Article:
Does spatial distribution of Mg2+ transporters support Mg2+ absorptive function of human skin?

Werner T1,Trancikova A2, Adamkov M3, Dobrota D4, Racay P2, Kolisek M2

1 Protina Pharmazeutische GmbH., Ismaning, Germany
2 BioMed Martin, Jessenius Medical faculty, Commenius University, Martin, Slovakia
3 Institute of Histology and Embryology, Jessenius Medical faculty, Comenius University, Martin, Slovakia
4 Institute of Clinical Biochemistry, Jessenius Medical faculty, Comenius University, Martin, Slovakia

Transdermal ion transport thus the transdermal uptake of charged inorganic species remains heavily debated
and poorly understood. Assumption that transdermal uptake occurs and is a normal physiological function of
human skin serves the base to market various dermal magnesium preparations. There is an increasing rate of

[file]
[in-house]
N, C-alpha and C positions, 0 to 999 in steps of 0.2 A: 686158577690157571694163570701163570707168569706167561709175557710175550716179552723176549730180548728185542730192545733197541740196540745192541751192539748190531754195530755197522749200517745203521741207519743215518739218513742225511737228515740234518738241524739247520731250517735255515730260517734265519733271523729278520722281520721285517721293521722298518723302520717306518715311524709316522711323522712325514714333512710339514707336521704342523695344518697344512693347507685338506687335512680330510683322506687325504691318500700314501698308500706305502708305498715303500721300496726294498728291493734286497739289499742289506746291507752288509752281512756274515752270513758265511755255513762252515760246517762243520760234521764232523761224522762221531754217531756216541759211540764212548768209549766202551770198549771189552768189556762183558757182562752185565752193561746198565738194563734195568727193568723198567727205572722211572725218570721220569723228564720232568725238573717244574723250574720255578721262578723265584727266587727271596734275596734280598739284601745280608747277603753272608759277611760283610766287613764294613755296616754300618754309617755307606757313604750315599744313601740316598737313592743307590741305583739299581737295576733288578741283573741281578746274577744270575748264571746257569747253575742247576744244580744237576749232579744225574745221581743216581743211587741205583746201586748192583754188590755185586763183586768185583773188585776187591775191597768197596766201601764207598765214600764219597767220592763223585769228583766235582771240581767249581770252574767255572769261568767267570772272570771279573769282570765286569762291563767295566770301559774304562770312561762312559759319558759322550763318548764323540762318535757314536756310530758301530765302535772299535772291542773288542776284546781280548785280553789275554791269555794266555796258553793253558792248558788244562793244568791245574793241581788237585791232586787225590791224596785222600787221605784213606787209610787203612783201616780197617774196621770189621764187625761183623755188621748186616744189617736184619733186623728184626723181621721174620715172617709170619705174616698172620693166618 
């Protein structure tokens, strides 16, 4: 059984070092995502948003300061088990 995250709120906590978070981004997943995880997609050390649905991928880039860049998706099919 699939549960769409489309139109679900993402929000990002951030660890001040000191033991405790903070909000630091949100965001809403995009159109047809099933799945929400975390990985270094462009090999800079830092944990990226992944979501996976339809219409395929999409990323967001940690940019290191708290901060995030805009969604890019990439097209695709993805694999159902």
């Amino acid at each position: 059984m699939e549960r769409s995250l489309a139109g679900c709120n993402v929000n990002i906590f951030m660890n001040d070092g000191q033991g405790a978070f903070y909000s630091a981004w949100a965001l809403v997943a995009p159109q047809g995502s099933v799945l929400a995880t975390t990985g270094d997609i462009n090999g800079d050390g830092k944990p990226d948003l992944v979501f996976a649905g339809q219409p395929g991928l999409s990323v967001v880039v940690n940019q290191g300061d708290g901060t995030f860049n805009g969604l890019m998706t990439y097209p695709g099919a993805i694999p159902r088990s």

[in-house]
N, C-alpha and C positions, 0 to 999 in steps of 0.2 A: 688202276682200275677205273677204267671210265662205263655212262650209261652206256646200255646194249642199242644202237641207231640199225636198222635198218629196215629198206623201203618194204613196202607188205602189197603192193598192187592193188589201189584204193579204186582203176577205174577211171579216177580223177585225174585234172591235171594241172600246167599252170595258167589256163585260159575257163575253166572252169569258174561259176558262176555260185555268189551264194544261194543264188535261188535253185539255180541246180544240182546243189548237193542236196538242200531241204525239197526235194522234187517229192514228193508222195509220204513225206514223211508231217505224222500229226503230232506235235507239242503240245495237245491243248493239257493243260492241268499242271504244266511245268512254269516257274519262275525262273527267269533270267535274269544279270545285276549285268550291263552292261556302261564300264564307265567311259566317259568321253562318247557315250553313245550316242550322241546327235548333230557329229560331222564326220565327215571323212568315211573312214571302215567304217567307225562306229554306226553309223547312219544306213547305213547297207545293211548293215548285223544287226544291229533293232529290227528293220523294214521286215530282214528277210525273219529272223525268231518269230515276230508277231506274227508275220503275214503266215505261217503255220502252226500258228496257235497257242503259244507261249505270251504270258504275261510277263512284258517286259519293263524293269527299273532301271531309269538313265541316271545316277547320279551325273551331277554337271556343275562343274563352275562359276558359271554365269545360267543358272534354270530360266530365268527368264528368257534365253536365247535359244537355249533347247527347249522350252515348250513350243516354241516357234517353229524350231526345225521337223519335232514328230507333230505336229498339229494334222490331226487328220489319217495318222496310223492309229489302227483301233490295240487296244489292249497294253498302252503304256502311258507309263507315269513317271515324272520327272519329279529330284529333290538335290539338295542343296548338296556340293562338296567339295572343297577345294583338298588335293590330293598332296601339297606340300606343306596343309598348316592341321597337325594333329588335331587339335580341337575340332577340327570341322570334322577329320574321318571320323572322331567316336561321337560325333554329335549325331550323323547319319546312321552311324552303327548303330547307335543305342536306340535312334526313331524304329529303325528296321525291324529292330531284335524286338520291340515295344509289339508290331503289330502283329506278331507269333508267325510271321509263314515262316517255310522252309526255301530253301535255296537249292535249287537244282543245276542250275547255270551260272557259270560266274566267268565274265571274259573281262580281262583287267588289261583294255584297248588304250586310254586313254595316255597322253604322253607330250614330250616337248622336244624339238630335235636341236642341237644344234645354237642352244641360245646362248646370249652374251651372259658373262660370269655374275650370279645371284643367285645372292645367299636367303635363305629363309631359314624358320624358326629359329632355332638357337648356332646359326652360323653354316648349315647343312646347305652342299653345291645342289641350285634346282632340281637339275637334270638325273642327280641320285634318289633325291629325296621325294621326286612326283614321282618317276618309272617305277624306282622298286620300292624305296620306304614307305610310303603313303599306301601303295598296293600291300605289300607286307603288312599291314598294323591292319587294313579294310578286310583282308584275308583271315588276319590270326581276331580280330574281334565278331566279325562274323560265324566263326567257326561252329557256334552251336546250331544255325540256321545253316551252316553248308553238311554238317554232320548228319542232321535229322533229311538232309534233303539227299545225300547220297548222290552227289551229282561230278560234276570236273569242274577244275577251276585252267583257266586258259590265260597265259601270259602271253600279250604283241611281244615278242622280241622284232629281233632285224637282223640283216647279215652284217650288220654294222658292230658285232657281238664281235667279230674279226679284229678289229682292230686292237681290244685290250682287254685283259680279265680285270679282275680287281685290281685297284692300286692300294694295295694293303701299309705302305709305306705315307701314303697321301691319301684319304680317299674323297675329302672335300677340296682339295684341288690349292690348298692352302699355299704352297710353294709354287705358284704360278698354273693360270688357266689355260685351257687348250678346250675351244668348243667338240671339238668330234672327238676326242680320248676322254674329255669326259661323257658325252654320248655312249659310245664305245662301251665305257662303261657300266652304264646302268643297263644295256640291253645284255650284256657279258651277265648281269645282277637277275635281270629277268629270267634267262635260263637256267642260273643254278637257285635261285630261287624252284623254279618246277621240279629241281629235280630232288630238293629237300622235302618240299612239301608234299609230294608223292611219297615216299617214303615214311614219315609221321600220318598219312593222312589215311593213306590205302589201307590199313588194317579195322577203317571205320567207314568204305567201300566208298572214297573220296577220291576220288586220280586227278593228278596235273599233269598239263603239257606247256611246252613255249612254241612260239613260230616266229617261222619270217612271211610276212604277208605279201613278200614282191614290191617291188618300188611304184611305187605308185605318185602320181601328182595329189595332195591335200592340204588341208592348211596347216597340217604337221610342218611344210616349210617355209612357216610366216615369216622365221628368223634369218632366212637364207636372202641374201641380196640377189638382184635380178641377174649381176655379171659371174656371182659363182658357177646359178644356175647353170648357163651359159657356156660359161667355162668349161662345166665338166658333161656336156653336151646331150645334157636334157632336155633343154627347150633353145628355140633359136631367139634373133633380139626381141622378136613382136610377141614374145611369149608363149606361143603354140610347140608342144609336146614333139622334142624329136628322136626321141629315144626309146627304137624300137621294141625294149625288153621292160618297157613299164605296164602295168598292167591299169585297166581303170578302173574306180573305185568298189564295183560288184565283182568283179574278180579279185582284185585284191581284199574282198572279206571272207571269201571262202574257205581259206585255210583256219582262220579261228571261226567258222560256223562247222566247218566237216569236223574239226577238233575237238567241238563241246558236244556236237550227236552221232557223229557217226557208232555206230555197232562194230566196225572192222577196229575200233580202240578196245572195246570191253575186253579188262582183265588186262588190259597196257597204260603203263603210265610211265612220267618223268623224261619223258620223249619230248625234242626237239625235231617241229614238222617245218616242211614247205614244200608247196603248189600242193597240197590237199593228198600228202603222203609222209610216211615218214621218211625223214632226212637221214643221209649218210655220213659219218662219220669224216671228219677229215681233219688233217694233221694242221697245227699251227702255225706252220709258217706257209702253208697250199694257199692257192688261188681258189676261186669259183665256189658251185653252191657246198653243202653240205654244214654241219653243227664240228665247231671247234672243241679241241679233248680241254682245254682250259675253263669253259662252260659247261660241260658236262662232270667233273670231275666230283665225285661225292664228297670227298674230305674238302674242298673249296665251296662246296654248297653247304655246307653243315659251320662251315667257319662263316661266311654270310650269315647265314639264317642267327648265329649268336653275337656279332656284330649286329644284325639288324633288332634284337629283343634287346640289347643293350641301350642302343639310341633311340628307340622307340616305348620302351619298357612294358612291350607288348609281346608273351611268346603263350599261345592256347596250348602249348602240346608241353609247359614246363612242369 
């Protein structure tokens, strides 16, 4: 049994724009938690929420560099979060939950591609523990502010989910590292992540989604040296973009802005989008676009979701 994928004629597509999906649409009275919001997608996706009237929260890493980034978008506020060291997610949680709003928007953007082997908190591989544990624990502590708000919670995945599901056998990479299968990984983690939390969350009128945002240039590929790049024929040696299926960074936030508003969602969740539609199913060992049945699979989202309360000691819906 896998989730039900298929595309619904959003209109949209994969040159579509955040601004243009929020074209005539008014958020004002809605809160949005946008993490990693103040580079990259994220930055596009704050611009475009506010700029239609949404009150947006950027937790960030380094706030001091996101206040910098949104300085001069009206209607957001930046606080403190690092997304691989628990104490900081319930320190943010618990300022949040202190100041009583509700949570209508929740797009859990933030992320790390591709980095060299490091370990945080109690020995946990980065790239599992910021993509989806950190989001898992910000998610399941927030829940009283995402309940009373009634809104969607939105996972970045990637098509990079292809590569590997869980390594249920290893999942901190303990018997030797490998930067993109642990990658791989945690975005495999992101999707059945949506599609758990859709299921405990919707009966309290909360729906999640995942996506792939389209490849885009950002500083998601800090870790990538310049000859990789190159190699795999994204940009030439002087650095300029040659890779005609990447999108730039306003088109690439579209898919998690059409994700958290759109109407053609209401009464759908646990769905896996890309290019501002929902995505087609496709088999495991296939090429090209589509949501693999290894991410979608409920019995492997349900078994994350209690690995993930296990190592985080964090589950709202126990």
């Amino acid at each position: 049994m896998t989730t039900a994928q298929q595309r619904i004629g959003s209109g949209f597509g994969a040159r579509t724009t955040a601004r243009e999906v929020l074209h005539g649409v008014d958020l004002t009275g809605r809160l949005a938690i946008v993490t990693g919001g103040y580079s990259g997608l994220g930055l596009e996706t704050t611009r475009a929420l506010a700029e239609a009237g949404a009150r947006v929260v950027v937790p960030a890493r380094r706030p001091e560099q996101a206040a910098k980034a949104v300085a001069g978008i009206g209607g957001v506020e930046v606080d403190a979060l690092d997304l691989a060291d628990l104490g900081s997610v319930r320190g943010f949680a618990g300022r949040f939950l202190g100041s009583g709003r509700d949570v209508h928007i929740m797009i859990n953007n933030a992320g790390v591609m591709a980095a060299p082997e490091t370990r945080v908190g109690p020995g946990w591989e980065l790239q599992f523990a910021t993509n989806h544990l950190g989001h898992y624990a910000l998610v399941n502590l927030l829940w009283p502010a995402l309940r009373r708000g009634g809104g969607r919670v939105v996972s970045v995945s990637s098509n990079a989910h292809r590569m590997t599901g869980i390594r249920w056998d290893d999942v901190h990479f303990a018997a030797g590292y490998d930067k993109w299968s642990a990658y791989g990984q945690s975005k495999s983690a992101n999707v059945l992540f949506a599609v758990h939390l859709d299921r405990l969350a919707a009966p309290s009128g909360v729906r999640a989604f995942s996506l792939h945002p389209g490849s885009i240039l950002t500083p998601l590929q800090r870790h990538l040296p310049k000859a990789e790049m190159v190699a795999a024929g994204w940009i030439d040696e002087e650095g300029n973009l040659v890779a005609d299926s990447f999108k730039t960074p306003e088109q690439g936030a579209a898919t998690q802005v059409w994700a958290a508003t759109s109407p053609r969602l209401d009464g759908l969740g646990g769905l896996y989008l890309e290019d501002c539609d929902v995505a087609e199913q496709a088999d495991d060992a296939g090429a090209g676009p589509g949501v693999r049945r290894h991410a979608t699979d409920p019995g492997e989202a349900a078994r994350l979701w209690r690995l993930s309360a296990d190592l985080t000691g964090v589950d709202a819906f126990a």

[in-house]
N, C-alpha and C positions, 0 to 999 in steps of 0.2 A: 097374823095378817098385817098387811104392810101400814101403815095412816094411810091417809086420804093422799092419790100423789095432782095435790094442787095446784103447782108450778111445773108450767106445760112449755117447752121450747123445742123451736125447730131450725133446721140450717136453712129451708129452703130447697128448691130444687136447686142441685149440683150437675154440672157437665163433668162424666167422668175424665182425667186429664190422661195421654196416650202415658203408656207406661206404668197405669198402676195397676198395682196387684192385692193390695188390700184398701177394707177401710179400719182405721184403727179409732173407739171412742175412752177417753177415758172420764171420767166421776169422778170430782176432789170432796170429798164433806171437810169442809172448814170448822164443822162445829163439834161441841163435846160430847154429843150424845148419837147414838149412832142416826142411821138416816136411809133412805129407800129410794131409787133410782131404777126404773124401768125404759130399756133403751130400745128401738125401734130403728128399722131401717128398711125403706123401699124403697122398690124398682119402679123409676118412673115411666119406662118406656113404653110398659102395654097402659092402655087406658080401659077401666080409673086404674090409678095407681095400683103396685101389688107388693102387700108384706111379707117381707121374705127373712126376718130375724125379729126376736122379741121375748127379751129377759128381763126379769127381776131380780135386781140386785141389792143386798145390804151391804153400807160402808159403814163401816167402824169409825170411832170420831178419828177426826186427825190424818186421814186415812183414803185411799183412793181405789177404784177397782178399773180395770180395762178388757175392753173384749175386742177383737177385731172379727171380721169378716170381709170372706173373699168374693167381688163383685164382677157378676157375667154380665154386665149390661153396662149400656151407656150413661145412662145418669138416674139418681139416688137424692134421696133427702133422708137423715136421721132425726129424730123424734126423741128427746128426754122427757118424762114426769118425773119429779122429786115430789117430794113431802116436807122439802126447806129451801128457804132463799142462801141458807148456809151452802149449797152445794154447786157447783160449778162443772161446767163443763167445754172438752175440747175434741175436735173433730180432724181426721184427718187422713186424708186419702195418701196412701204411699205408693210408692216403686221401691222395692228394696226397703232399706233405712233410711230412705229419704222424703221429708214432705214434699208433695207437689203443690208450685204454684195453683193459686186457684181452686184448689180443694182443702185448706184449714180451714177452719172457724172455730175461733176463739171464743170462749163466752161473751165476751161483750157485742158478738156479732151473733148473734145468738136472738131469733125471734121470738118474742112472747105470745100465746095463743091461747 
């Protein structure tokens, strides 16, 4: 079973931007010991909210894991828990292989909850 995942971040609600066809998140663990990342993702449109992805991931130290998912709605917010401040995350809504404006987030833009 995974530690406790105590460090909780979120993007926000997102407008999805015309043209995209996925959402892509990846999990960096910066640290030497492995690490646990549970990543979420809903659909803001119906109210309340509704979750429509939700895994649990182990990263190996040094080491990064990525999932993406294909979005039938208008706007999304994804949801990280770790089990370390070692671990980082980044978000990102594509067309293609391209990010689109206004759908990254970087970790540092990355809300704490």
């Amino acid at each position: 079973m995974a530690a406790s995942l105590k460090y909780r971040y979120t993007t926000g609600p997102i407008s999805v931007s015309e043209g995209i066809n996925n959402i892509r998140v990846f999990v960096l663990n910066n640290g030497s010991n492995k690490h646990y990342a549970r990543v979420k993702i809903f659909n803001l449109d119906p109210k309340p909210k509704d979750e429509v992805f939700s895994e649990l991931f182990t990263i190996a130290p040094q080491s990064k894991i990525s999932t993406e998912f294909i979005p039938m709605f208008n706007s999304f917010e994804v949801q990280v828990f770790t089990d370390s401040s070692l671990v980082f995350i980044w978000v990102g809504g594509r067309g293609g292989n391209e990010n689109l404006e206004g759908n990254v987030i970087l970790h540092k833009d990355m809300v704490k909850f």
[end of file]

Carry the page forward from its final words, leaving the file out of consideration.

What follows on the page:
articles in the specialist or lay press as well as in the internet that transdermal magnesium uptake being an
alternative to per oral magnesium supplementation. But is it really true that human skin is capable of
conducting uptake of magnesium that may result in increase of plasma and/or intracellular (blood cellular
species) magnesium concentration?
In this presentation we will critically review the available pool of information and provide pilot experimental
evidence that human skin is not able to support Mg uptake sufficient to complement or replace per oral Mg